NCERT Solutions for Class 9 Science Chapter 1 - Matter in our Surroundings

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    Q. Liquids generally have lower density as compared to solids, But you must have observed that ice floats on water. Find out why.

    Ans. Ice and water both are the different states of matter of same substance but ice has greater volume than of the same amount of water. As density is inversely proportional to the volume, ice is less dense than water due to larger volume of ice than water. Objects having density less than that of water float on the surface of water.

    Q. What is the physical state of water at the following temperatures?
    (i) 25°C

    (ii) 0°C
    (iii) 100°C

    Ans. (i) Liquid
    (ii) Solid
    (iii) Gas

    Q. Why does the temperature of a substance remain constant during its melting point or boiling point?

    Ans. When heat is supplied then on melting of a substance heat is absorbed for the conversion of solid state into the liquid state which further converts till it overcomes the forces of attraction between the particles and temperature remains constant till conversion is complete. This heat is called latent heat of fusion.

    Q. How does the water kept in an earthen pot (matka) become cool during summer?

    Ans. Earthen pot has pores on its surface from which water comes out on the outer surface causing cooling effect due to evaporation. This makes the water cool in the pot.

    Q. (i) ‘Particles of matter are continuously moving’. Justify the statement with example.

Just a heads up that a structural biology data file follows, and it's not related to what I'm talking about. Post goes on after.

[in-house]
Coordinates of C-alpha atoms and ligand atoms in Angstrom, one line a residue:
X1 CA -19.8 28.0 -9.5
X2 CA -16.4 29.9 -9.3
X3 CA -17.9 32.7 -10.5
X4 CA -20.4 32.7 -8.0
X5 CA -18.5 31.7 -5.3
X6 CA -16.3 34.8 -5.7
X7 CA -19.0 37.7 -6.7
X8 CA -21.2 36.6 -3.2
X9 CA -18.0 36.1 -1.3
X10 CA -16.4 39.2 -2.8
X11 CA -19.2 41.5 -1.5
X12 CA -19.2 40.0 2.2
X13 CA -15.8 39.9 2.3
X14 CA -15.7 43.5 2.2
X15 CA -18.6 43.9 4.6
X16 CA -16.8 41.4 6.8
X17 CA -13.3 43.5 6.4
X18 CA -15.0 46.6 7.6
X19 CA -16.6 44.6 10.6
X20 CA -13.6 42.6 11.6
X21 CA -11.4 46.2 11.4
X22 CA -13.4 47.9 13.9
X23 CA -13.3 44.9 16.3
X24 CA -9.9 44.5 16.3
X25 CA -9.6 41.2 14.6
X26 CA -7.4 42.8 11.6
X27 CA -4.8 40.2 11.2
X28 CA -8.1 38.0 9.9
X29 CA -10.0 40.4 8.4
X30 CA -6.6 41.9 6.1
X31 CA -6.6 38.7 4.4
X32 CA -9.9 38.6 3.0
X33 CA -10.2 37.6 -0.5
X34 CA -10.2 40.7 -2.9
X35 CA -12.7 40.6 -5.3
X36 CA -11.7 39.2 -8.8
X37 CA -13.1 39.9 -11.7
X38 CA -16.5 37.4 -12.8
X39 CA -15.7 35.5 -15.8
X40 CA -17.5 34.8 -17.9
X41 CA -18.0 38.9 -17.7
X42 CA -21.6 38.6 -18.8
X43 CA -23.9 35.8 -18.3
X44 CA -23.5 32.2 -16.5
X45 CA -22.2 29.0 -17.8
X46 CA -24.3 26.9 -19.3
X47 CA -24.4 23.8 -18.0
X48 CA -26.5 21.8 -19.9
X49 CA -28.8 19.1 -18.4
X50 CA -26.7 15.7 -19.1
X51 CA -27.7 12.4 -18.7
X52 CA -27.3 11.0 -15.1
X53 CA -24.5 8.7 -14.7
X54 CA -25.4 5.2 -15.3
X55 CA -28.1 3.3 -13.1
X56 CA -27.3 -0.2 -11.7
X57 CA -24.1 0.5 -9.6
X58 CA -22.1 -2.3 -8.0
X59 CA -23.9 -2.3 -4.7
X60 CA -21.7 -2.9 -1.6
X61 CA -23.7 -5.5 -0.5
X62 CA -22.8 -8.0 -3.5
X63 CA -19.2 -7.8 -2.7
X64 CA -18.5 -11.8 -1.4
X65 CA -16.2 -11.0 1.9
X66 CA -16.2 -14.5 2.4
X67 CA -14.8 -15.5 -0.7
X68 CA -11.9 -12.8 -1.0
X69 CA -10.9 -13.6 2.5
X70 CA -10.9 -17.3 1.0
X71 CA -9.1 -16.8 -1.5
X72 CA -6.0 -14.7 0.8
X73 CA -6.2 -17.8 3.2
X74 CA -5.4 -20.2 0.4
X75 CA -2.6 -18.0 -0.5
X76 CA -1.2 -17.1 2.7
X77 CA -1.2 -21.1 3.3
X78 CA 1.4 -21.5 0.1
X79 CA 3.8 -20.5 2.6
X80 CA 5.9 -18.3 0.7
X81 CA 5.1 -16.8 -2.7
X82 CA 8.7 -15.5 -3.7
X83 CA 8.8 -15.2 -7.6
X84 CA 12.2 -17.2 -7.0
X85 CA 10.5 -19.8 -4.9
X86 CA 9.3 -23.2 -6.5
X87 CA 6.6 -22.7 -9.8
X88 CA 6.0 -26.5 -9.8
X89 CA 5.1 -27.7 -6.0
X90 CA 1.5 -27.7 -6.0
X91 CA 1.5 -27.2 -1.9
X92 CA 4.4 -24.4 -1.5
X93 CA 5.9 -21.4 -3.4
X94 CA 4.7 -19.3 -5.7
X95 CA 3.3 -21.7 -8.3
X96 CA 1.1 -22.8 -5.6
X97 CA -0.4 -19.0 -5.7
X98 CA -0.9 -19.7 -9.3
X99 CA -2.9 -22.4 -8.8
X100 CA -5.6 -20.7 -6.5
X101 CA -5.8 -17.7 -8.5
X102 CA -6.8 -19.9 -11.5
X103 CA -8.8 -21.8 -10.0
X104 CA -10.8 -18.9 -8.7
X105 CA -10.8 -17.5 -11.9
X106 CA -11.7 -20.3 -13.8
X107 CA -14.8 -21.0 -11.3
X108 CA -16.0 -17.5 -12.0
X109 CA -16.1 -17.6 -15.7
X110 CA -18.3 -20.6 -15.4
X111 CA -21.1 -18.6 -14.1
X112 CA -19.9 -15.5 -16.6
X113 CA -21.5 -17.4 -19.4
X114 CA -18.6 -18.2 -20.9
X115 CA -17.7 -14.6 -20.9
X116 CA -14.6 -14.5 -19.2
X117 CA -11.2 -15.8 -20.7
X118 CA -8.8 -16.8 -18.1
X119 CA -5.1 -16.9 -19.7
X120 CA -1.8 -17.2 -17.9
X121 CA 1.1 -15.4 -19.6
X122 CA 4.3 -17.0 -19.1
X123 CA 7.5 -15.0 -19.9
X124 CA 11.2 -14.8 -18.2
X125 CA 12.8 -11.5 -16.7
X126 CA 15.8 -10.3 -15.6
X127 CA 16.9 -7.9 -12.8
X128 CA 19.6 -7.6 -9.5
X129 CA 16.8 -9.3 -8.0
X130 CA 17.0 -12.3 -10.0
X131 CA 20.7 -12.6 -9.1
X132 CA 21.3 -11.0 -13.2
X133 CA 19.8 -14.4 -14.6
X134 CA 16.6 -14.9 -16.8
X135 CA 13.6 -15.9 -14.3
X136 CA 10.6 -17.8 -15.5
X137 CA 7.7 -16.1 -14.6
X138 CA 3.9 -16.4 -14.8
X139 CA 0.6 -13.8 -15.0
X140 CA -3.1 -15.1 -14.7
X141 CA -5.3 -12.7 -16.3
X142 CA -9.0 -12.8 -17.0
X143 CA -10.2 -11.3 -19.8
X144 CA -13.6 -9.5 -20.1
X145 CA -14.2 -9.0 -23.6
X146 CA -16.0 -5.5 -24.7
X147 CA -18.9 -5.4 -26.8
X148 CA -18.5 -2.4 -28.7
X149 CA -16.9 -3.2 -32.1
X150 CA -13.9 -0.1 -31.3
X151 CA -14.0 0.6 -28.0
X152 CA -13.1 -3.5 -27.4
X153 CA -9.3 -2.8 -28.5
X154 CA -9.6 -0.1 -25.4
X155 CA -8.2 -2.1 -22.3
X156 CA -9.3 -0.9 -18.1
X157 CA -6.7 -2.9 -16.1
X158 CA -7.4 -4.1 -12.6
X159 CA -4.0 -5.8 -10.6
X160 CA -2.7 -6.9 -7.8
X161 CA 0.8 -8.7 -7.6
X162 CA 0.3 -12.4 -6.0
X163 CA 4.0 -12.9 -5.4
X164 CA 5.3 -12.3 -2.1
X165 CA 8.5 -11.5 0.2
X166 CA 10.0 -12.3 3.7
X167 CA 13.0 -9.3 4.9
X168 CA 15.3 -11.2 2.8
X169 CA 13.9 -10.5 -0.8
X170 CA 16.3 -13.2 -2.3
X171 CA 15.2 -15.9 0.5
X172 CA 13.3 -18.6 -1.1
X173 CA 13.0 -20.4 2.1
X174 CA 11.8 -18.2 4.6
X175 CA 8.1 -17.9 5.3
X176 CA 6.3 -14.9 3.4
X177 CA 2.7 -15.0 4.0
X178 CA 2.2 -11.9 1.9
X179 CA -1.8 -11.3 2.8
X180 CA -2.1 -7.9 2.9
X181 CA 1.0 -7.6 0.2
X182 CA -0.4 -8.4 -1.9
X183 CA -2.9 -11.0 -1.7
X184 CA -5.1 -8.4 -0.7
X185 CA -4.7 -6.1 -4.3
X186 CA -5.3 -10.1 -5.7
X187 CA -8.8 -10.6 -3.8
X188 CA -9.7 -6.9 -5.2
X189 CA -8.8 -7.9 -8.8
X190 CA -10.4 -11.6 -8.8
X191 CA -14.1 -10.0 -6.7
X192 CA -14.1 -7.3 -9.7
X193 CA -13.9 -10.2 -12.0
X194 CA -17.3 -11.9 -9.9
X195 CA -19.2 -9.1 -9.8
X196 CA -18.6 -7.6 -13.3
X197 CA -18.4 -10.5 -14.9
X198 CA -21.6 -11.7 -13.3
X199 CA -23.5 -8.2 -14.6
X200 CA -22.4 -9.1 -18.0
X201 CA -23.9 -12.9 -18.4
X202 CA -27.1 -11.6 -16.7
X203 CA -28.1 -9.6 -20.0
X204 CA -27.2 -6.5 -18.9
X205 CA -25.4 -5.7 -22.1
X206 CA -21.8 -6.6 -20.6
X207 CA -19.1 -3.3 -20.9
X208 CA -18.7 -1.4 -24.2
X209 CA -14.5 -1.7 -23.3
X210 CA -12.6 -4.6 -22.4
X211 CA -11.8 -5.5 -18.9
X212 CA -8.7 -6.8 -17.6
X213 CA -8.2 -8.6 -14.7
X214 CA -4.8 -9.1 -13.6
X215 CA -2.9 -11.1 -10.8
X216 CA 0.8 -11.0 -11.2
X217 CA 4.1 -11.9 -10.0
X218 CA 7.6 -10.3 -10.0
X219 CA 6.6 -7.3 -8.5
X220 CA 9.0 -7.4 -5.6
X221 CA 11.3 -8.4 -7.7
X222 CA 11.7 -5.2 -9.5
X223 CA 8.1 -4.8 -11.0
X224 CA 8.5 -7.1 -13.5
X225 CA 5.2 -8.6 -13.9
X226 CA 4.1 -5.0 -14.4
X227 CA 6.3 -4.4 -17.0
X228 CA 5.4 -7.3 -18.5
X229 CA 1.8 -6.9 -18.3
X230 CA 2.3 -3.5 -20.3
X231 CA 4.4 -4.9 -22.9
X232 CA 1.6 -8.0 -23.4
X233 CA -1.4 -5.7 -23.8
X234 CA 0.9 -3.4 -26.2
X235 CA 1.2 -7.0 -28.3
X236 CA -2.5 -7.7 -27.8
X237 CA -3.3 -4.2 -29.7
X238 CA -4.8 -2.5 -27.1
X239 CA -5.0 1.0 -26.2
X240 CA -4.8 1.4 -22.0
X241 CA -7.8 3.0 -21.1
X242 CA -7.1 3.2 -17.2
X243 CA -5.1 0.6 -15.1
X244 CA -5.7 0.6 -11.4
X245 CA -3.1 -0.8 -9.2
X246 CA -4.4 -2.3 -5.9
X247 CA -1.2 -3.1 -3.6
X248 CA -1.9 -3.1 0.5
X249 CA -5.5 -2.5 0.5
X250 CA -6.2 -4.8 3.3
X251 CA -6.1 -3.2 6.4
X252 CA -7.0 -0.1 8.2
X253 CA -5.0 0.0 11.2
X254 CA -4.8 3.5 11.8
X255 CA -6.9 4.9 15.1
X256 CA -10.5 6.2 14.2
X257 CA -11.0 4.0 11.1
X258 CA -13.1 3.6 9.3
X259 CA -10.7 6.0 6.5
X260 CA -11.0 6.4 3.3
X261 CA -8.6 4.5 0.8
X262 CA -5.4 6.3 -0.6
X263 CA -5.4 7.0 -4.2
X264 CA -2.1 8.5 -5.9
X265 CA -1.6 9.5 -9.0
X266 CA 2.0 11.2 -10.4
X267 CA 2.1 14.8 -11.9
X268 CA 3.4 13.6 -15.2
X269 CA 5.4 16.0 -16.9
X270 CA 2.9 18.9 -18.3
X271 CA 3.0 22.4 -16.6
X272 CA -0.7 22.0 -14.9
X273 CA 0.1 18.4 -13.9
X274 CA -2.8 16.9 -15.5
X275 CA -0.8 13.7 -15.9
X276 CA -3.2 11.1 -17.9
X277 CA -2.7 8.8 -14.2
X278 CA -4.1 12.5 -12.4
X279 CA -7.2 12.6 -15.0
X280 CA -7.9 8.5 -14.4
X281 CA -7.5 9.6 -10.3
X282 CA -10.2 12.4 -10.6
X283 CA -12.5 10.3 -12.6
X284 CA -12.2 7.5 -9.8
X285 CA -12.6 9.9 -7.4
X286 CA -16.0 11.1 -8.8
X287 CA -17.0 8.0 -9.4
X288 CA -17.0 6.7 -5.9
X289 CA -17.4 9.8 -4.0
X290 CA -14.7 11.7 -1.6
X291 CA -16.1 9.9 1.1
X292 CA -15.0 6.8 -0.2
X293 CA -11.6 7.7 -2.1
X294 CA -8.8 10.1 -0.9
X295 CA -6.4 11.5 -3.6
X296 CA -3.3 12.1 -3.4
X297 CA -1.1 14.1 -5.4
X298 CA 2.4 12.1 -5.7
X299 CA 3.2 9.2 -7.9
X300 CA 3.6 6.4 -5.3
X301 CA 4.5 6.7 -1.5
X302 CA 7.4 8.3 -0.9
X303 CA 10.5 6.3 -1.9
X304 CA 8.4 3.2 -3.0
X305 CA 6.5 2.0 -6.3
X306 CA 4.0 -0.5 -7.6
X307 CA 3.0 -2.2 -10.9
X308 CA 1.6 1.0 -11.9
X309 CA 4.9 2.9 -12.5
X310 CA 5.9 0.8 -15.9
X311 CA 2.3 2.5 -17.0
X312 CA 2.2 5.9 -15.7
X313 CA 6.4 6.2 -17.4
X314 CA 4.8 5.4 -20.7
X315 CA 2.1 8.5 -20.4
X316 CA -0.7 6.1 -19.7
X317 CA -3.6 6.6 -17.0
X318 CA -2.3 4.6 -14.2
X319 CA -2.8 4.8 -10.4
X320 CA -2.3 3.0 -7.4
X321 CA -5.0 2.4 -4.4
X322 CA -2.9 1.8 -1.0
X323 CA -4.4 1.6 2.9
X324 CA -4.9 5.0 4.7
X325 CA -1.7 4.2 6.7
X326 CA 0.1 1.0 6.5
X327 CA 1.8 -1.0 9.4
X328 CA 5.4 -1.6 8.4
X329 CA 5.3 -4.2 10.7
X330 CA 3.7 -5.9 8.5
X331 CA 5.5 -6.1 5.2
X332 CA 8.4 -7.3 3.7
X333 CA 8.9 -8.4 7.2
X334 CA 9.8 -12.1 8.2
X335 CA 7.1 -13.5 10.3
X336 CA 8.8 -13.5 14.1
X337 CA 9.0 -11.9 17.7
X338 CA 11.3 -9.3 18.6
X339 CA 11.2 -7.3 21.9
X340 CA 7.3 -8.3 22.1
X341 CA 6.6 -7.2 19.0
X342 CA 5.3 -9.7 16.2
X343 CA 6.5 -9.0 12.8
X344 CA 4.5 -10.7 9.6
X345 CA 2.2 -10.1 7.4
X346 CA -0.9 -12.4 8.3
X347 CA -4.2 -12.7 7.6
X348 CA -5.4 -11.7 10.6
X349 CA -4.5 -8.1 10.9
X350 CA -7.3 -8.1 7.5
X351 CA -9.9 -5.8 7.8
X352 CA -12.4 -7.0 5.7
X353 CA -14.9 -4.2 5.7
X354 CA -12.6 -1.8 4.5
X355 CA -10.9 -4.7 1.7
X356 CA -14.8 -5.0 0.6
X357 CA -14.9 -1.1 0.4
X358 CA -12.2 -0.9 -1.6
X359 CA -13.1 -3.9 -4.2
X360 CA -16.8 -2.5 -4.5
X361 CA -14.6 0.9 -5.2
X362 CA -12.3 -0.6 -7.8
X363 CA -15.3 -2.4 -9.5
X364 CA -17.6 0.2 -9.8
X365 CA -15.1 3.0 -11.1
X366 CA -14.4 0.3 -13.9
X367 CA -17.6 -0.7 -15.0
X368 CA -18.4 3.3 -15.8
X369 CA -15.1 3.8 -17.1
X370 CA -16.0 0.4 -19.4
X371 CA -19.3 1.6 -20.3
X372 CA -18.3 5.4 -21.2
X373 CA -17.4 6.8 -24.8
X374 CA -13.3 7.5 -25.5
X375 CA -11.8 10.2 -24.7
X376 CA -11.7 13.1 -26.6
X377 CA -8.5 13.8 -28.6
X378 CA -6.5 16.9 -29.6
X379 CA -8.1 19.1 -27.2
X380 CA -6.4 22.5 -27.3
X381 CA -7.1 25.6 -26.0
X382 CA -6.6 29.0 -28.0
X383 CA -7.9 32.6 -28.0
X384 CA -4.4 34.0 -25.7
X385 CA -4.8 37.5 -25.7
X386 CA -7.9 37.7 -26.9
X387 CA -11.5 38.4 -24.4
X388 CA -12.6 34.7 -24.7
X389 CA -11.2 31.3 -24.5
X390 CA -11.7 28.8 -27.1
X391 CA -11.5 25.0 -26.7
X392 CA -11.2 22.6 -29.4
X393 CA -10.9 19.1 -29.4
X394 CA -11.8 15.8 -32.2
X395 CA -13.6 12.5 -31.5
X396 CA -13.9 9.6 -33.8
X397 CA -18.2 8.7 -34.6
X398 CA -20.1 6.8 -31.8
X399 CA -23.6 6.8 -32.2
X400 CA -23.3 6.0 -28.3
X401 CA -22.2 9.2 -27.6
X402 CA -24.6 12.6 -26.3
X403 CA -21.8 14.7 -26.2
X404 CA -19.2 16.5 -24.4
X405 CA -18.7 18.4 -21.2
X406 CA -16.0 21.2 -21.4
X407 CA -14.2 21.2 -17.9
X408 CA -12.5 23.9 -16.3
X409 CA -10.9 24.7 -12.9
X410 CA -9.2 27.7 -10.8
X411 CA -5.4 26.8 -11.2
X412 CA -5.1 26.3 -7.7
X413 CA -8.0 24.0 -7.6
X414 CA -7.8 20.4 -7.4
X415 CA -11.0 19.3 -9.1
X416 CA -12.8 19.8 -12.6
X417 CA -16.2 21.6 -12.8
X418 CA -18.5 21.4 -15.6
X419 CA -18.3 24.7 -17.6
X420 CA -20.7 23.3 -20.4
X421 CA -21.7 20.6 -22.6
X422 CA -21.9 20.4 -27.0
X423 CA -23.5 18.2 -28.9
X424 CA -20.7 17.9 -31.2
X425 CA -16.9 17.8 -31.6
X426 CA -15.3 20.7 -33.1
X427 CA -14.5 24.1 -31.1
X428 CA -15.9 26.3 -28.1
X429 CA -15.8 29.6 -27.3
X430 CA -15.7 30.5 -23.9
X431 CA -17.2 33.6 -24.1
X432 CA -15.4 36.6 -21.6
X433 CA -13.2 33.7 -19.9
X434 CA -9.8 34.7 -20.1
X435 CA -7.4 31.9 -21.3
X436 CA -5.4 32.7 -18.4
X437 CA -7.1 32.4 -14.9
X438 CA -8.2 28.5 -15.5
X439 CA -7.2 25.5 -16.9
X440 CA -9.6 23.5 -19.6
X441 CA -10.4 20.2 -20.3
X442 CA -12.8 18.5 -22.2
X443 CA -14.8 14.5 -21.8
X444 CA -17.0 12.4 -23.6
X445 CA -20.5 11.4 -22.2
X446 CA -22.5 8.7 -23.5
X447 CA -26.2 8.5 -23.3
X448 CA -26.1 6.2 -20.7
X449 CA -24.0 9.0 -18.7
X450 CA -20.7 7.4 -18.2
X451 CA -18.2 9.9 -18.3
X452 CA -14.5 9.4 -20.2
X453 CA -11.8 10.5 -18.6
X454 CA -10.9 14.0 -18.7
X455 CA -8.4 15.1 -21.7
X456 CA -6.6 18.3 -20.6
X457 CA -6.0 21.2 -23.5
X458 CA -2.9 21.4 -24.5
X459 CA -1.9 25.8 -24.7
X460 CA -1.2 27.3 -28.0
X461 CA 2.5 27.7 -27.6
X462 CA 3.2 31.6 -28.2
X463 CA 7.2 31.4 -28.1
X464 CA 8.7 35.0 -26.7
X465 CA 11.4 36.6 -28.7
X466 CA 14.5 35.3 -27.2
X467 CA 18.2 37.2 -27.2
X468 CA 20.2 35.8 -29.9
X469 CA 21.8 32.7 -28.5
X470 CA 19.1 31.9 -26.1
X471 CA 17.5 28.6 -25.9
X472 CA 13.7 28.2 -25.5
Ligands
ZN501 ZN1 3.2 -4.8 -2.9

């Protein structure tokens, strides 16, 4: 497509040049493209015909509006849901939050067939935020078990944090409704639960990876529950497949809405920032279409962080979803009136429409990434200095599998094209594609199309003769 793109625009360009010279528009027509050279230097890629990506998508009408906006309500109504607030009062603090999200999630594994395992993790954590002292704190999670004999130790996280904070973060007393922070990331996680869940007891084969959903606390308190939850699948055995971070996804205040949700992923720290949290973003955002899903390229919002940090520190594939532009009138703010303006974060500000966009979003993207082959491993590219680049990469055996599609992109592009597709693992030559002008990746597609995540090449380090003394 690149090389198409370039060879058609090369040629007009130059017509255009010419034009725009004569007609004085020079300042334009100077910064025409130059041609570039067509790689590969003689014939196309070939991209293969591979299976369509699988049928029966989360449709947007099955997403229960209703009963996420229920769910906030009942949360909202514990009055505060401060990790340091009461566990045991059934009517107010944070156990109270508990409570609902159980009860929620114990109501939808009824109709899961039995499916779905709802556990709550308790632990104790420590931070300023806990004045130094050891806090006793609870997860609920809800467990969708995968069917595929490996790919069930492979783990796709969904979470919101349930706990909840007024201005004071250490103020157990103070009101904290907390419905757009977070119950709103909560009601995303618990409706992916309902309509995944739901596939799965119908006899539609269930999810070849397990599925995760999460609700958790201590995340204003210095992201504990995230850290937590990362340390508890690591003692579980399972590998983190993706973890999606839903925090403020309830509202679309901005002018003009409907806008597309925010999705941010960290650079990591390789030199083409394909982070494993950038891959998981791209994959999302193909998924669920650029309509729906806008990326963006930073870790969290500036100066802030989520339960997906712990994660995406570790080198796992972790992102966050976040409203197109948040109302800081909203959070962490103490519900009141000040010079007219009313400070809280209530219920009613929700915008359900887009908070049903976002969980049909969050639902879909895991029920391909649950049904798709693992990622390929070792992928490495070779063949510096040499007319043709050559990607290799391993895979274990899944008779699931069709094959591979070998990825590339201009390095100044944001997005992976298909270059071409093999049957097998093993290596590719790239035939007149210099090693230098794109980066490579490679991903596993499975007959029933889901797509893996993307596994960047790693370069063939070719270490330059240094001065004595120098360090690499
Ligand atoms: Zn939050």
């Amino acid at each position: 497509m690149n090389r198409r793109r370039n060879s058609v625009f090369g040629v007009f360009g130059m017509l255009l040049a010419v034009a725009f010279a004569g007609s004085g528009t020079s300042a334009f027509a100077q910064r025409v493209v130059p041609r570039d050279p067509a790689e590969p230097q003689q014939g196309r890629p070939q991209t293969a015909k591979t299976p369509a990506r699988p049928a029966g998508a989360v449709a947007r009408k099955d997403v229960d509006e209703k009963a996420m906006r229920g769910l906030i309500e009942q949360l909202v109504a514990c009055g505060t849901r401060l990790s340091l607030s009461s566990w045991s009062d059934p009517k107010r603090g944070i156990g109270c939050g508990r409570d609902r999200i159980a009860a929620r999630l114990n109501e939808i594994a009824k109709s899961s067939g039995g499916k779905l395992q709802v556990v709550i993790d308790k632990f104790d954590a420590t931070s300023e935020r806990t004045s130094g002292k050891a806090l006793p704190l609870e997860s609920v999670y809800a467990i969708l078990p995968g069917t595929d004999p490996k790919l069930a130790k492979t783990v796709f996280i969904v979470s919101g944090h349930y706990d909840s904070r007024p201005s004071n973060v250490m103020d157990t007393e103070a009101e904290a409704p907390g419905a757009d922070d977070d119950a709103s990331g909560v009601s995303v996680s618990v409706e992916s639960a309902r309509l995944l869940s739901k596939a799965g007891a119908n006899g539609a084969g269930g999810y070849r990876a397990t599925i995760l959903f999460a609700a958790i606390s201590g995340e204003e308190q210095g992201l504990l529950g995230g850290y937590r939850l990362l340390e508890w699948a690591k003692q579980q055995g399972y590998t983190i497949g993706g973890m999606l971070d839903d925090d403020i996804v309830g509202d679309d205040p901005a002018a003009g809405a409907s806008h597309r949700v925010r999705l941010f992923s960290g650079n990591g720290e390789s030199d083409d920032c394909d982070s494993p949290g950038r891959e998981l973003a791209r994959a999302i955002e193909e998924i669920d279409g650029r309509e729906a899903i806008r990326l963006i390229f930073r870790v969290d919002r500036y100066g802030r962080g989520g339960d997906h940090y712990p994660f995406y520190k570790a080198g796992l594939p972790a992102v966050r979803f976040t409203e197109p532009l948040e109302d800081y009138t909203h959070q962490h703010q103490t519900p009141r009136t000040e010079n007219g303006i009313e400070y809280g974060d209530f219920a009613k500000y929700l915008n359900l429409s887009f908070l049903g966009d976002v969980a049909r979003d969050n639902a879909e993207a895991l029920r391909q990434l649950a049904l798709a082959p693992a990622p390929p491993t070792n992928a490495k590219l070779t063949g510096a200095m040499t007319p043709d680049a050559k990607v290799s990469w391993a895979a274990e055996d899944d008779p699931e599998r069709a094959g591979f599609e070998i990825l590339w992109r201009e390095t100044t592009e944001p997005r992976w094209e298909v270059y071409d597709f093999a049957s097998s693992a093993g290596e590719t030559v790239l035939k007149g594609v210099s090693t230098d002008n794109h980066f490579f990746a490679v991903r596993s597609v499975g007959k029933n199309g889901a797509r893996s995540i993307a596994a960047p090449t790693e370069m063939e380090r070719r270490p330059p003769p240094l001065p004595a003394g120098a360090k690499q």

(ii) Osmosis is a special kind of diffusion. Comment.

    Ans. (i) The particles of matter possess kinetic energy with them which on increasing temperature start moving faster and continuously moving and colliding with each other and with the walls of the container. For example:

    1. To demonstrate motion of particles in air: Place few lighted incense sticks in a corner of a room and move about the room and smell the fragrance of the incense sticks. The fragrance produced due to burning of incense sticks is due to movement of vapours produced rapidly in all directions.
    2. To demonstrate motion of particles of solid matter: Drop a crystal of copper sulphate or potassium permanganate into a glass of hot water. Without disturbing the solution allow the crystals to settle down at the bottom. The colour of solid is seen spreading slowly. This is because solid particles diffuse in the water.
      (ii) The phenomenon in which particles move from higher concentration to the lower concentration without the help of semipermeable membrane is called diffusion. Osmosis is the movement of solvent particles from lower concentration to the higher concentration when two solutions are separated by a semi-permeable membrane. Thus, osmosis is the special kind of diffusion involving movement of particles.

    Q. (i) Suggest a method to liquefy atmospheric gases?
    (ii) What properties are analysed to determine whether matter is a solid, liquid or gas?

    Ans. (i) Atmospheric gases are taken in a closed cylinder with a piston fitted on it. Then by applying pressure and decreasing temperature, gas is easily liquefied.

    liquefy atmospheric

    (ii) Temperature and pressure are required to determine state of matter.